Alloy steel

Alloy steel

Alloy steel is steel alloyed with other elements in amounts of between 1 and 50% by weight to improve its mechanical properties. Alloy steels are broken down into two groups: low alloy steels and high alloy steels. Low alloy steels are defined as having an alloy contents between 1 and 4% and high alloy steels have 4 to 50% alloying contents. [Smith, p. 393.] However, most commonly alloy steel refers to low alloy steel.

These steels have greater strength, hardness, hot hardness, wear resistance, hardenability, or toughness compared to carbon steel. However, they may require heat treatment in order to achieve such properties. Common alloying elements are molybdenum, manganese, nickel, chromium, vanadium, silicon and boron.

Low alloy steel

Low alloy steels are usually used to achieve better hardenability, which in turn improves its other mechanical properties. They are also used to increase corrosion resistance in certain environmental conditions. [Citation | title = Classification of Carbon and Low-Alloy Steel | url = | accessdate = 2008-09-25.]

With medium to high carbon levels, low alloy steel is difficult to weld. Lowering the carbon content to the range of 0.10% to 0.30%, along with some reduction in alloying elements, increases the weldability and formability of the steel while maintaining its strength. Such a metal is classed as a high-strength low-alloy steel.

Some common low alloy steels are:


Material science

Alloying elements are added to achieve certain properties in the material. The alloying elements tend to either form compounds or carbides. Nickel is very soluble in ferrite, therefore it forms compounds, usually Ni3Al. Aluminium dissolves in the ferrite and forms the compounds Al2O3 and AlN. Silicon is also very soluble and usually forms the compound SiO2•MxOy. Manganese mostly dissolves in ferrite forming the compounds MnS, MnO•SiO2, but will also form carbides in the form of (Fe,Mn)3C. Chromium forms partitions between the ferrite and carbide phases in steel, forming (Fe,Cr3)C, Cr7C3, and Cr23C6. The type of carbide that chromium forms depends on the amount of carbon and other types of alloying elements present. Tungsten and molybdenum form carbides if there is enough carbon and an absence of stronger carbide forming elements (i.e. titanium & niobium), they form the carbides Mo2C and W2C, respectively. Vanadium, titanium, and niobium are strong carbide forming elements, forming the carbides V3C3, TiC, and NiC, respectively. [Smith, pp. 394-395.]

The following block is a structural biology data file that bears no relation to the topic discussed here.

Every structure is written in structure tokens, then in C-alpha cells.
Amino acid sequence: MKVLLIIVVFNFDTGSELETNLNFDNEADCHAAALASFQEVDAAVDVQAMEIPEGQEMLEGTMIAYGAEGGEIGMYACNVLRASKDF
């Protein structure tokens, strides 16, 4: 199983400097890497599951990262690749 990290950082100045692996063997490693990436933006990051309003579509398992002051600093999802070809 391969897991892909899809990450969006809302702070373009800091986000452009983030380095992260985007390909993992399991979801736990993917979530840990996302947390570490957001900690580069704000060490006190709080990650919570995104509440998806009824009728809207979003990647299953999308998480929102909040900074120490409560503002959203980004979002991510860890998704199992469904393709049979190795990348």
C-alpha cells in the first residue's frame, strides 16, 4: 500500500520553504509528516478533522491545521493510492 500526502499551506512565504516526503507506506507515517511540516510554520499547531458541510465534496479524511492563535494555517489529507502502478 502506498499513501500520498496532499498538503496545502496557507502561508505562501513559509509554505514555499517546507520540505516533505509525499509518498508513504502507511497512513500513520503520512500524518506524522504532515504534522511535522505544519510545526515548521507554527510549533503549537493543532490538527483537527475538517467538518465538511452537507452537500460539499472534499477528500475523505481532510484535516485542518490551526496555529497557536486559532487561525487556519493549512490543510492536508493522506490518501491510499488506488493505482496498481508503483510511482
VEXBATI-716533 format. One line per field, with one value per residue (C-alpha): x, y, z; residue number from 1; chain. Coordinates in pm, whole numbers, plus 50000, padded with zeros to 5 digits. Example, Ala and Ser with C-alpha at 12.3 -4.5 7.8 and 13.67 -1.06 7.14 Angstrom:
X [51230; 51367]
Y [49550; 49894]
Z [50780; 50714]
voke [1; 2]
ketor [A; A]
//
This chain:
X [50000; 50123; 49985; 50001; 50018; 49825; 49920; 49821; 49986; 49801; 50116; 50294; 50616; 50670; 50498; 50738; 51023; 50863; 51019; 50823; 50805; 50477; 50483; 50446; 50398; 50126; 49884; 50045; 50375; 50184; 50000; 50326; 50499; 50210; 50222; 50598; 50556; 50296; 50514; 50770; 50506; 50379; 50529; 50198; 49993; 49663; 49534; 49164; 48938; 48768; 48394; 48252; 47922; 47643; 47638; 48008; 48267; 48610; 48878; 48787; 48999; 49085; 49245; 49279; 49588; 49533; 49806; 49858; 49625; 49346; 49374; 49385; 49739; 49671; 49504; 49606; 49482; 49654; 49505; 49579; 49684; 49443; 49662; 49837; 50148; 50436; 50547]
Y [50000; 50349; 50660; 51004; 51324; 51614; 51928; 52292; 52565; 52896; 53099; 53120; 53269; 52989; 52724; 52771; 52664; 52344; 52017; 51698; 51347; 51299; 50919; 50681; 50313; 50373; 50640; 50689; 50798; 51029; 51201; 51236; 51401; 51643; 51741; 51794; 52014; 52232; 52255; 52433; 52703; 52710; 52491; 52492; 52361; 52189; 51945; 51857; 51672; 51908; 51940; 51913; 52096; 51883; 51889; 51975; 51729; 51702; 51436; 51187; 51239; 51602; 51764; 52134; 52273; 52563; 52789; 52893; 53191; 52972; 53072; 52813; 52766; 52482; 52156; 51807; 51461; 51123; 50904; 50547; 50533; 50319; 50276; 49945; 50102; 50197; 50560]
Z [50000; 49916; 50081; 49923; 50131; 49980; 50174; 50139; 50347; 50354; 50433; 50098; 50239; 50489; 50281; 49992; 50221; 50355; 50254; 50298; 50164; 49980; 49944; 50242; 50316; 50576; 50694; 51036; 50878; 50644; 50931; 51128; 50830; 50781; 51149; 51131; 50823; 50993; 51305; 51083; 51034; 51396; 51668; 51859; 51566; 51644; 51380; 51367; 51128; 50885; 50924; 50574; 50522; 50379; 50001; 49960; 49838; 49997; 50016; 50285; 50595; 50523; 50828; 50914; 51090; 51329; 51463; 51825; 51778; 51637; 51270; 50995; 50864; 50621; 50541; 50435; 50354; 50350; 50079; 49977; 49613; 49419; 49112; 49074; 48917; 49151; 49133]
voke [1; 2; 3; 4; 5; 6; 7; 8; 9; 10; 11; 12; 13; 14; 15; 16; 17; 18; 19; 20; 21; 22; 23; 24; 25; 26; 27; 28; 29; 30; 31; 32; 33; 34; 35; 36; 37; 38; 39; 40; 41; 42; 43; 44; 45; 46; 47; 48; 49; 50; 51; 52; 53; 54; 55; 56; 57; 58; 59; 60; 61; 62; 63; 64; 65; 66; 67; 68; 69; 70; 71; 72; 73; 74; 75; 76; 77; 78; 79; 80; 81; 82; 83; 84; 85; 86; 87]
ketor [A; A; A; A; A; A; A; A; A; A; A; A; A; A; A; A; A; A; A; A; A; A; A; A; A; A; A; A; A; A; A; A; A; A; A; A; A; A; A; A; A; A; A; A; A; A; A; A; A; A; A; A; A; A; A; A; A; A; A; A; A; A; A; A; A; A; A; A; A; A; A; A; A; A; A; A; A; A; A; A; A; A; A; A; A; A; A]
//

Alloying elements also have an affect on the eutectoid temperature of the steel. Manganese and nick lower the eutectoid temperature and are known as "austenite stabilizing elements". With enough of these elements the austenitic structure may be obtained at room temperature. Carbide forming elements raise the eutectoid temperature; these elements are known as "ferrite stabilizing elements". [Smith, pp. 395-396]

ee also

*HSLA steel
*SAE steel grades




*Groover, M. P., 2007, p. 105-106, "Fundamentals of Modern Manufacturing: Materials, Processes and Systems", 3rd ed, John Wiley & Sons, Inc., Hoboken, NJ, ISBN-13 978-0-471-74485-6.
*Citation | last = Smith | first = William F. | last2 = Hashemi | first2 = Javad | title = Foundations of Material Science and Engineering | publisher = McGraw-Hill | page = 394 | year = 2001 | edition = 4th | isbn = 0-07-295358-6

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